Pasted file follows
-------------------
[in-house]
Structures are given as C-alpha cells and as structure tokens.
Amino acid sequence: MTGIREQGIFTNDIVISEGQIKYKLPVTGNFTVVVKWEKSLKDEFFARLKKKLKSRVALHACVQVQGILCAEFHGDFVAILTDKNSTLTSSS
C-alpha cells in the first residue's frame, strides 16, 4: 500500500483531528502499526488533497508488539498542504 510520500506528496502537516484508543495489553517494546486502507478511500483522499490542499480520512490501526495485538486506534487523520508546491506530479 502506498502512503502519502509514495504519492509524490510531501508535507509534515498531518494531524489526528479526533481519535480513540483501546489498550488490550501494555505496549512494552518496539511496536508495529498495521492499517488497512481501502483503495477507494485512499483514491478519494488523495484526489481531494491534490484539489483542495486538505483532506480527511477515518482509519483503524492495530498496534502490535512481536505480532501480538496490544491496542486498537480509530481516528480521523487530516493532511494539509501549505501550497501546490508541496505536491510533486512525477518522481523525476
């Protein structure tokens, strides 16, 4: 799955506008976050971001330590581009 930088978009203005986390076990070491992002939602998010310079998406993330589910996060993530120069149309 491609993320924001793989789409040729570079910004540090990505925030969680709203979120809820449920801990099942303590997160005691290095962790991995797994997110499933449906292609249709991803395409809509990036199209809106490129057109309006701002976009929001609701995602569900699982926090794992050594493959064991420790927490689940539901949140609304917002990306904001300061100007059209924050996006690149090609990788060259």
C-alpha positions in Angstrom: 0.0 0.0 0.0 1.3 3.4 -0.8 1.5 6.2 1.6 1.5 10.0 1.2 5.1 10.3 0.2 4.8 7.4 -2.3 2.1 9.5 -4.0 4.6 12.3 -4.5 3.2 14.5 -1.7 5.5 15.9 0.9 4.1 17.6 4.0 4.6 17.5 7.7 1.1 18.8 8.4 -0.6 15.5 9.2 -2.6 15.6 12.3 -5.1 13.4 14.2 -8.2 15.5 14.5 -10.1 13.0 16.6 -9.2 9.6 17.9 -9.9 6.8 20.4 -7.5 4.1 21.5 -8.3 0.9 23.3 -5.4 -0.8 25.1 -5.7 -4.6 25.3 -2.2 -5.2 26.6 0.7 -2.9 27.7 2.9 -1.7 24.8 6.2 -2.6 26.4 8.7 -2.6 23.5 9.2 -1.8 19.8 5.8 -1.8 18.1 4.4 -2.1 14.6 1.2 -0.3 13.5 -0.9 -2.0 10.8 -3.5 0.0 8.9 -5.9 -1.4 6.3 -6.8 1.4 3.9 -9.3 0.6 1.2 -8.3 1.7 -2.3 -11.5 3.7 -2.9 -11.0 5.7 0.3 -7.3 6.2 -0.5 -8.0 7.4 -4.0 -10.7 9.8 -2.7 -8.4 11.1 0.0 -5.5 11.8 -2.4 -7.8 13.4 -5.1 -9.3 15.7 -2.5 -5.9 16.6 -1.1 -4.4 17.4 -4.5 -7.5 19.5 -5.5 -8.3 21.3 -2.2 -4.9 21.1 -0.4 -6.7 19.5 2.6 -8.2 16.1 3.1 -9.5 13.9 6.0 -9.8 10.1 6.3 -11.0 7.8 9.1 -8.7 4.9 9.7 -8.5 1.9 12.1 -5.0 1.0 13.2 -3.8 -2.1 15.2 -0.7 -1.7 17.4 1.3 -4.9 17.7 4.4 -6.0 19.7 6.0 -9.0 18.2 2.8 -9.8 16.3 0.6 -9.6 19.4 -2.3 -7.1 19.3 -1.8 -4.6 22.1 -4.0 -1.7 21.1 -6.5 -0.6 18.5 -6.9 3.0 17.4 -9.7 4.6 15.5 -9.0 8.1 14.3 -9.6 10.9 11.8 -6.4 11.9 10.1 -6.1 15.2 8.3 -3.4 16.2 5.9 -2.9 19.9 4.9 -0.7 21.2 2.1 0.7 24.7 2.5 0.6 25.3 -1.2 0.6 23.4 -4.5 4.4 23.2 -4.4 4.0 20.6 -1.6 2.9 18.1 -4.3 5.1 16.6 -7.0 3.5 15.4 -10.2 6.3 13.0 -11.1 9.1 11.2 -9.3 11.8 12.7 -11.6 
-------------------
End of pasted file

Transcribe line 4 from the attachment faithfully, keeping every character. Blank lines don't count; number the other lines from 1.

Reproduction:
C-alpha cells in the first residue's frame, strides 16, 4: 500500500483531528502499526488533497508488539498542504 510520500506528496502537516484508543495489553517494546486502507478511500483522499490542499480520512490501526495485538486506534487523520508546491506530479 502506498502512503502519502509514495504519492509524490510531501508535507509534515498531518494531524489526528479526533481519535480513540483501546489498550488490550501494555505496549512494552518496539511496536508495529498495521492499517488497512481501502483503495477507494485512499483514491478519494488523495484526489481531494491534490484539489483542495486538505483532506480527511477515518482509519483503524492495530498496534502490535512481536505480532501480538496490544491496542486498537480509530481516528480521523487530516493532511494539509501549505501550497501546490508541496505536491510533486512525477518522481523525476